Opanas Slastion bigraphy, stories - Ukrainian painter, graphic artist and ethnographer

Opanas Slastion : biography

1855 - 1933

Opanas Georgievych (Heorhiiovych) Slastion () (1855–1933) was a Ukrainian graphic artist, painter, and ethnographer.

He was born in the Ukrainian port town of Berdyansk on the Berdyansk Gulf of the Sea of Azov. He studied at the Imperial Academy of Arts in Saint Petersburg, Russia (where he was also known as Afanasy Slastyon), researched the Cossack documents in the archives of the Imperial Russian ministry of defense, and later worked as a teacher at the Arts and Crafts School (later renamed the State Ceramics Vocational School) in Myrhorod, Ukraine. A very gifted person, he perfected his talents in singing, bandura playing, ethnography, journalism, education, design, and architecture. Opanas Slastion was a true Ukrainian encyclopaedist.

Portrait of kobzar P. Hashchenko by O. Slastion.

Ukraine at the turn of the 19-20th centuries

At the time Slastion was growing up, there were opportunities for some Ukrainians to have their talents recognized in the Imperial capital and in Western Europe. Many gifted Ukrainian performers joined court choirs and theatre, opera, and ballet troupes, and the Ukrainian artists were attracted to the Academy of Arts in St. Petersburg. In the 19th century among these Ukrainian artists was the famous poet and writer Taras Shevchenko, whose writings, etchings and paintings dedicated to Ukrainian ethnographic themes (genre scenes and portraits) greatly influenced Slastion, who became the first illustrator of Shevchenko's 'Kobzar' (the illustrations to "Haidamaky"). As a painter, Slastion is credited with depicting series of Cossack and kobzar portraits and scenes of Ukrainian country life.

Portrait of kobzar [[Mykhailo Kravchenko by O. Slastion.]]

Slastion the ethnographer

Slastion was also a leading Ukrainian folklorist and ethnographer. In 1875, then a student at the Petersburg Academy of Arts and a budding folklorist, he spent his holidays in Ukraine and got the chance to know the artistry of the kobzar Nekhovaizub.

In 1876 P. Martynovych and his colleague Slastion travelled to Lokhvytsia and recorded the duma parody by kobzar Ivan Kravchenko. In 1887 Slastion made an engraving of kobzar P. Siroshtan. In 1905 he painted a portrait of kobzar Pavlo Hashchenko and noted that Hashchenko knew four dumy. In 1906 Slastion met the kobzar Zhovniansky, recorded his performances of dumy, and painted his portrait.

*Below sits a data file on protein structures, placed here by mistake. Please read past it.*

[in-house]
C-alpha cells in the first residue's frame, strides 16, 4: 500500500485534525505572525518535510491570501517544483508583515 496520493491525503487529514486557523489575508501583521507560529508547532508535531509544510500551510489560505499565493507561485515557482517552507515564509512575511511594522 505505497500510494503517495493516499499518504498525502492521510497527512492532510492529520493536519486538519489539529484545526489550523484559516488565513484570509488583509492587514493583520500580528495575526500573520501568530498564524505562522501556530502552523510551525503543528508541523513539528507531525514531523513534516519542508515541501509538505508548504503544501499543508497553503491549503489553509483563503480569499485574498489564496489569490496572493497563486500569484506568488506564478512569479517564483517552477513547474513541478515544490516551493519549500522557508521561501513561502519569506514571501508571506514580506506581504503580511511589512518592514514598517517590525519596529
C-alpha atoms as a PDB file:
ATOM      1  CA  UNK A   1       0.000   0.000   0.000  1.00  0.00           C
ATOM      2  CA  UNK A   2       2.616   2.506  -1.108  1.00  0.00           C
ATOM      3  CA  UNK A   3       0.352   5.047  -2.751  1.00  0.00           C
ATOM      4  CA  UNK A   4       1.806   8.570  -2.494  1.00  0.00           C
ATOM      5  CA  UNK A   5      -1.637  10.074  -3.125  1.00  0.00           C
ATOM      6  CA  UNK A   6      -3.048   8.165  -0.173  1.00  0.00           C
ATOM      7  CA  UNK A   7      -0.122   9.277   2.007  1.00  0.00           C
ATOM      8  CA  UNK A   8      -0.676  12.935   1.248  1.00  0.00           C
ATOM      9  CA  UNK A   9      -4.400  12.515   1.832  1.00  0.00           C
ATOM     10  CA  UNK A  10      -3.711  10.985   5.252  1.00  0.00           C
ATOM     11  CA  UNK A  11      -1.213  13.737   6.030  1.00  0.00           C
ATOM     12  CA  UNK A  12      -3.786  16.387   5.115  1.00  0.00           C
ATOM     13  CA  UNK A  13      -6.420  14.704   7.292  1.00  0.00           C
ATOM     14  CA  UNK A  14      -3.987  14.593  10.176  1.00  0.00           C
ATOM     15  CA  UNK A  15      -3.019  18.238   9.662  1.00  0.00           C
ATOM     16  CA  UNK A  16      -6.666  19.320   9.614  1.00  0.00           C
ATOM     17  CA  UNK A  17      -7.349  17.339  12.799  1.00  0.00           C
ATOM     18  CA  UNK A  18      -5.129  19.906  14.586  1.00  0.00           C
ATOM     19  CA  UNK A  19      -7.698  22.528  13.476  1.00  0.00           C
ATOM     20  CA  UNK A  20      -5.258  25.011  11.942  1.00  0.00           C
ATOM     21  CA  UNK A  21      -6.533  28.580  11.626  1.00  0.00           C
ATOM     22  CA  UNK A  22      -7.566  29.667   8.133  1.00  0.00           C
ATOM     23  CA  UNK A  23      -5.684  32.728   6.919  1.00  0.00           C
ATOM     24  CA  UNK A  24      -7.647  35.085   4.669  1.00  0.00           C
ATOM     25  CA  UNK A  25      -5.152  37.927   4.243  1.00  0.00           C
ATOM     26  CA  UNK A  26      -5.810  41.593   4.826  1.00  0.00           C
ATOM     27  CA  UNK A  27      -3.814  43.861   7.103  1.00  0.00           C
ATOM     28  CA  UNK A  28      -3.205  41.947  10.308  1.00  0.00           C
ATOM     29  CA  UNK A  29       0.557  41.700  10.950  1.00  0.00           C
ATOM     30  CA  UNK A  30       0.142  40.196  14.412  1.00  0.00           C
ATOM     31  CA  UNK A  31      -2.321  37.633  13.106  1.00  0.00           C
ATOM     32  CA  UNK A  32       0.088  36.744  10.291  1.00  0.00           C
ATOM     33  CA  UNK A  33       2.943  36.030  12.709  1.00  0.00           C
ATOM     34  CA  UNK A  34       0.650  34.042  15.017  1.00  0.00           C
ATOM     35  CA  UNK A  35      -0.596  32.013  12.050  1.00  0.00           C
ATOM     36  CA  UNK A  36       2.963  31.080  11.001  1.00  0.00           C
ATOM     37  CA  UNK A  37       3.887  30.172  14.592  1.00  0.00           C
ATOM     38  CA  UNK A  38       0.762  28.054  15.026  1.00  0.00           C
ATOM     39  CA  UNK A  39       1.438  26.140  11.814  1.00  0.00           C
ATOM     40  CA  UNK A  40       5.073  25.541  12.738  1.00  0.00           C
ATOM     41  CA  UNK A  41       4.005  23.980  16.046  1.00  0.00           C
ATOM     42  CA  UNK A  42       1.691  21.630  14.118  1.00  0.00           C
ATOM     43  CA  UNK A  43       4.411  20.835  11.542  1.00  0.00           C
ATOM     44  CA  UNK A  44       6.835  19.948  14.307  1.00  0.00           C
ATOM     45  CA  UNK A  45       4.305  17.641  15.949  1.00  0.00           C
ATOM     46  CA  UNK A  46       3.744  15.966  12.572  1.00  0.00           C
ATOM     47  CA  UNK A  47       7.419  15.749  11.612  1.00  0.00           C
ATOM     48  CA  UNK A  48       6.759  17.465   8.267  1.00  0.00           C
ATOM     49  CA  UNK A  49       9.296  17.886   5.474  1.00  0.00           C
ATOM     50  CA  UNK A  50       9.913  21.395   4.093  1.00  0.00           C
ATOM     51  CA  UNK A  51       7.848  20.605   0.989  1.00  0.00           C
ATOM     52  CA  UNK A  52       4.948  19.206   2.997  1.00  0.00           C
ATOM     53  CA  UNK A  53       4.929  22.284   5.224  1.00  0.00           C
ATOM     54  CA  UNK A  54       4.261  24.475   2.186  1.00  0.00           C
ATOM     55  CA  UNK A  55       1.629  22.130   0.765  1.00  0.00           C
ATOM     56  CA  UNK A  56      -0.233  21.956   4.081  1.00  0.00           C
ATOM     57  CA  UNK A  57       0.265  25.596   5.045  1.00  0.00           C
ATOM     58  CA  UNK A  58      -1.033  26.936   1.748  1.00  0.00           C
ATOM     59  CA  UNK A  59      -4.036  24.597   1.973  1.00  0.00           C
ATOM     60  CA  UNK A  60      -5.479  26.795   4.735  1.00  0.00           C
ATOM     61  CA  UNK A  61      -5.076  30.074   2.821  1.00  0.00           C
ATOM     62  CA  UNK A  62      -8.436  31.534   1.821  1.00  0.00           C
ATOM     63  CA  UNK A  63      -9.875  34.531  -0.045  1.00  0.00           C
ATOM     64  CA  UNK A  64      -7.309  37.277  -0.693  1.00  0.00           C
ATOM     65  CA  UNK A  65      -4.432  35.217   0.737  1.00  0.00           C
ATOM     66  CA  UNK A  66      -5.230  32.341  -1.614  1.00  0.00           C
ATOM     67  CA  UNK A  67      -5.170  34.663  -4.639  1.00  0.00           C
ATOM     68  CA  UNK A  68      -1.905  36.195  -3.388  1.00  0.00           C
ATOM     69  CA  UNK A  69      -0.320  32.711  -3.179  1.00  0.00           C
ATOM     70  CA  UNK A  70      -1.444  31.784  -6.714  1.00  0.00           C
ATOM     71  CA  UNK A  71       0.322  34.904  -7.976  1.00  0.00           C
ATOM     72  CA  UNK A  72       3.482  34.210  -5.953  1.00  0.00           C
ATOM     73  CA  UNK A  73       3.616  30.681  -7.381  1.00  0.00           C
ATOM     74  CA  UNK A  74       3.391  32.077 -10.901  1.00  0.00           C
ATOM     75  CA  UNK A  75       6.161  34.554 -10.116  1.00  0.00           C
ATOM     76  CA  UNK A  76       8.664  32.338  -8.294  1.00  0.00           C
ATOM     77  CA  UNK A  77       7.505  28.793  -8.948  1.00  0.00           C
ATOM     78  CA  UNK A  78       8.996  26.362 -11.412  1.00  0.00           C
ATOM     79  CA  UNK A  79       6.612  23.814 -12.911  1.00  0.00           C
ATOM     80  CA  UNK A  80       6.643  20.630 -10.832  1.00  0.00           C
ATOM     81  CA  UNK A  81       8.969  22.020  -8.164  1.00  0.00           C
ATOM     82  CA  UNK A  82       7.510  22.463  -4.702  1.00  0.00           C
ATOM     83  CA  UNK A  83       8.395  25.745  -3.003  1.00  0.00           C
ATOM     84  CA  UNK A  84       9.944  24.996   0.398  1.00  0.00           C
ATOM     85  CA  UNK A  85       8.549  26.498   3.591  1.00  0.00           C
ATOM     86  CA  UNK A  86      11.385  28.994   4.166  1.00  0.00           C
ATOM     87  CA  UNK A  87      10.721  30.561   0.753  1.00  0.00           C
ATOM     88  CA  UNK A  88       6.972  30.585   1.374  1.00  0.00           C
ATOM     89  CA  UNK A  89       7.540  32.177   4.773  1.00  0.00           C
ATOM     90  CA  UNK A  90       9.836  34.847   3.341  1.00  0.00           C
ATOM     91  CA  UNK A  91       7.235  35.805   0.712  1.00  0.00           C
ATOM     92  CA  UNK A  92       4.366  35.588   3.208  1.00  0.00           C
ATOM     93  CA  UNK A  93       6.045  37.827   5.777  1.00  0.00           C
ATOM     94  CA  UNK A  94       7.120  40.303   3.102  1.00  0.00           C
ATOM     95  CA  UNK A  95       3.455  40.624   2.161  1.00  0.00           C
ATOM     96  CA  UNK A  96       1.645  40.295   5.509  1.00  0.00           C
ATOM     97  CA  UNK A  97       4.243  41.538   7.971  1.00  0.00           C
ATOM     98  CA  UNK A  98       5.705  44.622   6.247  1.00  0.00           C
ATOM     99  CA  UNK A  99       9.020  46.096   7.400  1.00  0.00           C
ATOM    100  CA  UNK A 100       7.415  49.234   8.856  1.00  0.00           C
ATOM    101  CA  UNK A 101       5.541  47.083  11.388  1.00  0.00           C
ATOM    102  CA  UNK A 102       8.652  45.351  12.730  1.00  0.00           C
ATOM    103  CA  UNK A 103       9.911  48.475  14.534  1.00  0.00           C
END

Portrait of kobzar S. Pasiuha by O. Slastion.

In 1908 in Yalta the technically savvy Slastion helped Lesia Ukrainka and her husband Klyment Kvitka make live recordings (on phonograph cylinders) of the dumy performed by the blind virtuoso Hnat Honcharenko (circa 1837 - circa 1917). These recordings were transcribed by Filaret Kolessa, who later published them in his collection Melodiyi ukrayins'kykh narodnykh dum (The Melodies of the Ukrainian Folk Dumas). It is known that Slastion corresponded with another well-known blind kobzar, Tereshko Parkhomenko (1872–1910). In 1909 Slastion made recordings of the repertoire of kobzar Hovtan, including the duma "The Widow and Her Three Sons".

Selections from Slastion's repertoire originally recorded on wax cylinders can be found on a record released as a dedication to Lesia Ukrainka.

As an architect, Opanas Slastion was one of the founding fathers of the "Ukrainian Modern" style in architecture.

Slastion and the kobzars

Slastion was one of the most active propagators of the artistry of the kobzars. Actually, he himself was the first outstanding sighted bandura player and tutor of modern times. Kobzar Ivan Kuchuhura Kucherenko stayed with him in Myrhorod in order to refine his performance of dumy (sung epic poems) under the guidance of Slastion. Danylo Pika, one of the founders of the Poltava Bandurist Capella (who became its conductor), initially learned to play the bandura from Slastion in Myrhorod. Later in his life, in the early 1930s, Slastion designed the shape of the standard Kiev bandura (the familiar modern shape of the instrument). Some other instruments of the bandura family (such as those made by Ivan Skliar, for example) were also modeled on Slastion's designs.

Living octopus

Living octopus

In countries which are located near sea coasts, sea food is an important part of national cuisine